@Racer X said:
I have looked at the charts and the kestral 140 is 26 inches wide. I am 6 feet tall. I have long arms. The Werner chart says 5.6 to 6 foot 220. 6 foot and taller go with 230. Being 6 foot I am between sizes. I don’t see 215 as an option in the list. So I should go with 220? I do like the bent shaft. Or at least it sounds good.

I think those recommendations ignore some physical variables. I am 6’5" with some of the extra in my torso. I have long arms and paddle high angle. I use a 210 to 215 paddle.
I started with a 240.
You have to figure out what fits you best and that takes some time.
Variable length paddles are great to experiment with. They are more expensive than fixed length, but you only have to buy one.

Wow thanks everyone so much good advice.

So I am still confused between 220 and 230. I do like the cameno paddle. It also comes in carbon.
I did not realize the bent shaft is weak but it makes sense. I do like the streight shaft for caring hold positions.

I have been thinking about having an extra paddle. What do you do if you drop your paddle? You are up a creak :slight_smile:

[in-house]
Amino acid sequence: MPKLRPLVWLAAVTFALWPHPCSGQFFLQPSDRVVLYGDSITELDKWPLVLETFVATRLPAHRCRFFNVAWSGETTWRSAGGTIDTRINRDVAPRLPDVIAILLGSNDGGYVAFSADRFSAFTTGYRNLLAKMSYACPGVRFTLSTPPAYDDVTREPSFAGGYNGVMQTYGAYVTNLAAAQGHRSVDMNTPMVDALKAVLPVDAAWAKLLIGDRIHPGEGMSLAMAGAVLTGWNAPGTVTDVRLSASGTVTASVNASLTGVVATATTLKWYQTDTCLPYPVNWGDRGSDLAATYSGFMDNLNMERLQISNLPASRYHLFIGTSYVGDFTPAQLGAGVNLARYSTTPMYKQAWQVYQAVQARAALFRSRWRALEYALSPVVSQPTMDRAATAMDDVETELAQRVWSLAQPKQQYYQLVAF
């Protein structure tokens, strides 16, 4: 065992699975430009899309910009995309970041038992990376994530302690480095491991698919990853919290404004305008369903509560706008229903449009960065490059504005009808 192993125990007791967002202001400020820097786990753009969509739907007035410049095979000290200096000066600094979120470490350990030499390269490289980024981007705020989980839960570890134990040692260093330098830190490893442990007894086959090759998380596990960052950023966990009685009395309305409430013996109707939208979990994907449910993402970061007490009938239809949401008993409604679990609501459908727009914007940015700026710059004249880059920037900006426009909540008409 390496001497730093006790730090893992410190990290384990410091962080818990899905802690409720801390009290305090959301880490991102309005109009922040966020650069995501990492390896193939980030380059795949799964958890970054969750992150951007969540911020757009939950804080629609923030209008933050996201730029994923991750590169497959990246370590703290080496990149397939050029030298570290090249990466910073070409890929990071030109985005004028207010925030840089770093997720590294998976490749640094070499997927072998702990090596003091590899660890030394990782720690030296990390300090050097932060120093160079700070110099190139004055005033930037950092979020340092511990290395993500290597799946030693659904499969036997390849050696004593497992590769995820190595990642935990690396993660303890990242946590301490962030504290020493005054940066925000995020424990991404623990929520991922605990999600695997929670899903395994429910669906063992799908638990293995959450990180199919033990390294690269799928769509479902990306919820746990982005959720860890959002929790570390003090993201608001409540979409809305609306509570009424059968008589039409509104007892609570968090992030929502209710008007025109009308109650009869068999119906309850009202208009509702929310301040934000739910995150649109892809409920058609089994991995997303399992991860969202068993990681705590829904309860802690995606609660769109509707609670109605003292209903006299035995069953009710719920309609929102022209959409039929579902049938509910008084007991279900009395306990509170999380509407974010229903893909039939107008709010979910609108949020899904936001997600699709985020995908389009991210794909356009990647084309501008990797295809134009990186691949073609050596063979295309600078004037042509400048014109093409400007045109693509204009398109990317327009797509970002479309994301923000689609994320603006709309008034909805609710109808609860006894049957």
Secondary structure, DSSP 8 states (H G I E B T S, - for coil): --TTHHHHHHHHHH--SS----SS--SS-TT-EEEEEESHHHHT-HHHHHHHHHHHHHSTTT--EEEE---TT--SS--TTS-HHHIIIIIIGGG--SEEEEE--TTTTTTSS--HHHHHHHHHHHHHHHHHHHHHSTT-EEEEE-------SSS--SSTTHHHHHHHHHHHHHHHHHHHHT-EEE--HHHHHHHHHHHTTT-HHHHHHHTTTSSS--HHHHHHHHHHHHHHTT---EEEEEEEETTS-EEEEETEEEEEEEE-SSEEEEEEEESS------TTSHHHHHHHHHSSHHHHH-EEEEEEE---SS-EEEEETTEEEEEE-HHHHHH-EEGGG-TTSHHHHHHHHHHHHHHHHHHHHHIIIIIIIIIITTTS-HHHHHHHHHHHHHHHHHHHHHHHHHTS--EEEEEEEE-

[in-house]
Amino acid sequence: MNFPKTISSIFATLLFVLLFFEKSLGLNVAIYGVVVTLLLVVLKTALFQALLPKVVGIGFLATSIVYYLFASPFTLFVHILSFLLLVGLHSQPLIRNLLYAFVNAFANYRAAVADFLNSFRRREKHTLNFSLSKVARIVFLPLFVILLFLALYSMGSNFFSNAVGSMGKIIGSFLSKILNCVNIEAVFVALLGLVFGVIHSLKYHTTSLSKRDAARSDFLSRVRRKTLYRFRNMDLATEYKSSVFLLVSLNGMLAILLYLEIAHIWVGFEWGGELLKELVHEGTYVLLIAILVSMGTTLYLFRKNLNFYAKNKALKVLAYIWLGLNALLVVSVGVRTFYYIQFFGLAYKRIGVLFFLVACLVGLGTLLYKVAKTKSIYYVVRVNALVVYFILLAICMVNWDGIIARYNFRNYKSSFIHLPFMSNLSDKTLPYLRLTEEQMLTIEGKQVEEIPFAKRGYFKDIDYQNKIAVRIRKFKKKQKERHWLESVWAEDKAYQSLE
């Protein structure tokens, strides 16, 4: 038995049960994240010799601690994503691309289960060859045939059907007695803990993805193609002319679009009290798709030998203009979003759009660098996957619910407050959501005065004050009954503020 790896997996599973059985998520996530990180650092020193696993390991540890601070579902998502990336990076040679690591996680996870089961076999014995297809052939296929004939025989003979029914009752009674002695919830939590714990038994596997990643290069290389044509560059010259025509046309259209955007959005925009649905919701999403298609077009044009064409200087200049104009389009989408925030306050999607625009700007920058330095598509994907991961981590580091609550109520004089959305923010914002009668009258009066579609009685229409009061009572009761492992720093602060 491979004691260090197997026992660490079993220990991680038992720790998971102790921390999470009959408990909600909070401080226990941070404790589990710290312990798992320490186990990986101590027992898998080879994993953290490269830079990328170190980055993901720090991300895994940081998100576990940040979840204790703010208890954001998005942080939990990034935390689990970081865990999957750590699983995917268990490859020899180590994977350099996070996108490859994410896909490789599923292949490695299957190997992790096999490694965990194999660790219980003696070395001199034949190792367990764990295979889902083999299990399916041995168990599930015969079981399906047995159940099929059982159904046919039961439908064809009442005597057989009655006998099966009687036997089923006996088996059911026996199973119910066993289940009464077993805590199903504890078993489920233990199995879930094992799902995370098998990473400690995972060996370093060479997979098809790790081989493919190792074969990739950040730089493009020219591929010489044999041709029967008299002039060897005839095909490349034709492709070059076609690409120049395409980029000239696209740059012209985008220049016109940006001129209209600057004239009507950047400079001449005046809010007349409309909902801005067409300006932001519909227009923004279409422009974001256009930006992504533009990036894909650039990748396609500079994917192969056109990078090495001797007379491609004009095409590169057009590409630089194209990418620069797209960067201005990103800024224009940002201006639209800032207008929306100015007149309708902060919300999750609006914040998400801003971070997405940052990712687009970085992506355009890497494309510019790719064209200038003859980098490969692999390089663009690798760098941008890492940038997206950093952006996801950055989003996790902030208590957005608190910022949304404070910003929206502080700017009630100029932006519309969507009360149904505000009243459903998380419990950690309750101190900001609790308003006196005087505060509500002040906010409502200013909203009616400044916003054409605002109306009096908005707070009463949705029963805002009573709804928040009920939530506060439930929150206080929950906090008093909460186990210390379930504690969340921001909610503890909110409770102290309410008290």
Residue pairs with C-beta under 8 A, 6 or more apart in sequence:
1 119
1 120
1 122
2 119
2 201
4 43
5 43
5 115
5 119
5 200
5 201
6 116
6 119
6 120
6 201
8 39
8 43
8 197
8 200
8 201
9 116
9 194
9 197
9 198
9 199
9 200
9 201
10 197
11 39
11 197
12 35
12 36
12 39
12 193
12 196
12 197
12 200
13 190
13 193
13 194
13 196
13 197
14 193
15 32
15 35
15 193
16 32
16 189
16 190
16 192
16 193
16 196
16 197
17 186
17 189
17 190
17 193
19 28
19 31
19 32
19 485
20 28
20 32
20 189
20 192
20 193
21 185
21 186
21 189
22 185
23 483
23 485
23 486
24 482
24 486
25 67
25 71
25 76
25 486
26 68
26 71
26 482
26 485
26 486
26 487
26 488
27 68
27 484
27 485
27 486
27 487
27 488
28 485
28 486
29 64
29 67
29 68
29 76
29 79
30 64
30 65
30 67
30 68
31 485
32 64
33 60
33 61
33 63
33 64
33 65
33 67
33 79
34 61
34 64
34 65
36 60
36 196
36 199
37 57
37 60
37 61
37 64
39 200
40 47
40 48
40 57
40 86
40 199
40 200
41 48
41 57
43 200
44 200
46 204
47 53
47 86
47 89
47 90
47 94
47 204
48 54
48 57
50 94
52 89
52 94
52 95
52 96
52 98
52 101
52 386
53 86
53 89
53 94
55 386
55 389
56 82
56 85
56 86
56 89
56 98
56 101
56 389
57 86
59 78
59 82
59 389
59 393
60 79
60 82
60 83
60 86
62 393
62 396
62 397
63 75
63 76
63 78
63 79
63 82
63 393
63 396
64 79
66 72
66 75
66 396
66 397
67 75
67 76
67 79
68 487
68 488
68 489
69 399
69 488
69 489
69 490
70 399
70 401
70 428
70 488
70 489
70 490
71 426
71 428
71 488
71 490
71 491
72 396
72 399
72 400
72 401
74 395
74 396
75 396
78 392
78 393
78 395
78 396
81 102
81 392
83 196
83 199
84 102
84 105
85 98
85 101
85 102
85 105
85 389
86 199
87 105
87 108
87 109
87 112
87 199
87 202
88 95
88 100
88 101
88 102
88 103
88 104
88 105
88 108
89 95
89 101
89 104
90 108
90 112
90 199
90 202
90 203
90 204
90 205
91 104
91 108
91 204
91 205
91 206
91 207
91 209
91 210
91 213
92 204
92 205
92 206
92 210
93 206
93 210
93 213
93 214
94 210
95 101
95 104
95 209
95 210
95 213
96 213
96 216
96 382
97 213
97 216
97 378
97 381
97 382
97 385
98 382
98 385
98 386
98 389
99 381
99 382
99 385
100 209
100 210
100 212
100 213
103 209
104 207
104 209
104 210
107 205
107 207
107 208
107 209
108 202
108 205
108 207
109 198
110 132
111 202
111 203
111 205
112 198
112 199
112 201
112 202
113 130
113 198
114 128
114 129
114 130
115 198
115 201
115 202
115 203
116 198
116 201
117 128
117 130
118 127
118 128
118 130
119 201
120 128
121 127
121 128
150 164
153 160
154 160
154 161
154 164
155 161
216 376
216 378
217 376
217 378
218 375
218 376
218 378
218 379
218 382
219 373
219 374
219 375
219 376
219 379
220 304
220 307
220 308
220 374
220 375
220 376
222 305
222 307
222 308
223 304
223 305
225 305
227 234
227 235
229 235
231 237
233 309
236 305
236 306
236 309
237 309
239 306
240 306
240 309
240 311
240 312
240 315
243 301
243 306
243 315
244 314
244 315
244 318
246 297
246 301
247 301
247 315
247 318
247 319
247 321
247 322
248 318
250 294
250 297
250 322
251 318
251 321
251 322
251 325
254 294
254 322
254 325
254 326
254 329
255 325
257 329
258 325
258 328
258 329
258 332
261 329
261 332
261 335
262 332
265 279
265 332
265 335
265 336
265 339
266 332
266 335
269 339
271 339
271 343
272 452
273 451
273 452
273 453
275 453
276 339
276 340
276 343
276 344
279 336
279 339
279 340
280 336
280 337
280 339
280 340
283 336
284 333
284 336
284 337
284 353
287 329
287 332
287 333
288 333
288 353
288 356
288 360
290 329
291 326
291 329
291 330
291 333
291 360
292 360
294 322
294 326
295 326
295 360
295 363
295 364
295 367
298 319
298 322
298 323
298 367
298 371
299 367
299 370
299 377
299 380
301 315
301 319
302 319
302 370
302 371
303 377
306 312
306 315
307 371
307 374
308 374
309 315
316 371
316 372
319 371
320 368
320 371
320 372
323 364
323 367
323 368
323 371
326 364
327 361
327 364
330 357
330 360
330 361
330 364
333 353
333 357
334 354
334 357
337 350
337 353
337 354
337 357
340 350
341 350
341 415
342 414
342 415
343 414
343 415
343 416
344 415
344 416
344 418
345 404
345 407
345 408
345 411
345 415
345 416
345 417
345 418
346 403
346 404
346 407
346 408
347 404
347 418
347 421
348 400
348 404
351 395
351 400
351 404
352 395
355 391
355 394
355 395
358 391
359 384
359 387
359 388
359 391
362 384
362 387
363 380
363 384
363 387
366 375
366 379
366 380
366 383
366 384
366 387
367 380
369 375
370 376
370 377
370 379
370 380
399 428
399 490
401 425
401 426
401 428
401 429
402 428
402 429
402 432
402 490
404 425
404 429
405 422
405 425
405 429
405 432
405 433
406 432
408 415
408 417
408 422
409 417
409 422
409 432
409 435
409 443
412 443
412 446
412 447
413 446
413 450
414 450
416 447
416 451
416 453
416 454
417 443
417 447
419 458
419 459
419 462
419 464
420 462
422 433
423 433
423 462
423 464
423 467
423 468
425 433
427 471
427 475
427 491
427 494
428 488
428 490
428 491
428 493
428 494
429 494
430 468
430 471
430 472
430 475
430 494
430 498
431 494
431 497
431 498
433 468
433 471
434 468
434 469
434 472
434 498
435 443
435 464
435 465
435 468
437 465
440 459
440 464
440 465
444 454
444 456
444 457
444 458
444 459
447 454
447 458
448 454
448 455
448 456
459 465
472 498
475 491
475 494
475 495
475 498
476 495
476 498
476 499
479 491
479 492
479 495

Today I built a wall rack and a wash stand and a coat rack and rearranged the garage. All ready to bring home my new baby.
I will have a roof cradle for my van next week . Still enjoying reading and shopping.

I think most people would find 230 cm to be too long as a kayak paddle. In my early solo-canoe days, when I used a double-blade paddle, I found that 230 cm worked well for me when used at a high-angle, but admittedly I also was working my upper body in ways to make the paddle more vertical in the water than I’ve ever seen a kayaker do. But I’m 6’1" and was sitting in the canoe on a seat that was about 8 or 9 inches off the floor, and no one sits that high in a kayak.

A crank shaft paddle is not necessarily weak, but they are not as strong on a same weight basis as a straight shaft paddle.

No worries about the paddle you use; before you know it, you’ll have a whole pile of them to choose from. Even so, most of them will end up just taking up space after you figure out what feels best and fits your paddling style. You might check with Werner, or whichever maker you like to see if they can make you a 225 if you’re unsure about 220, or 230.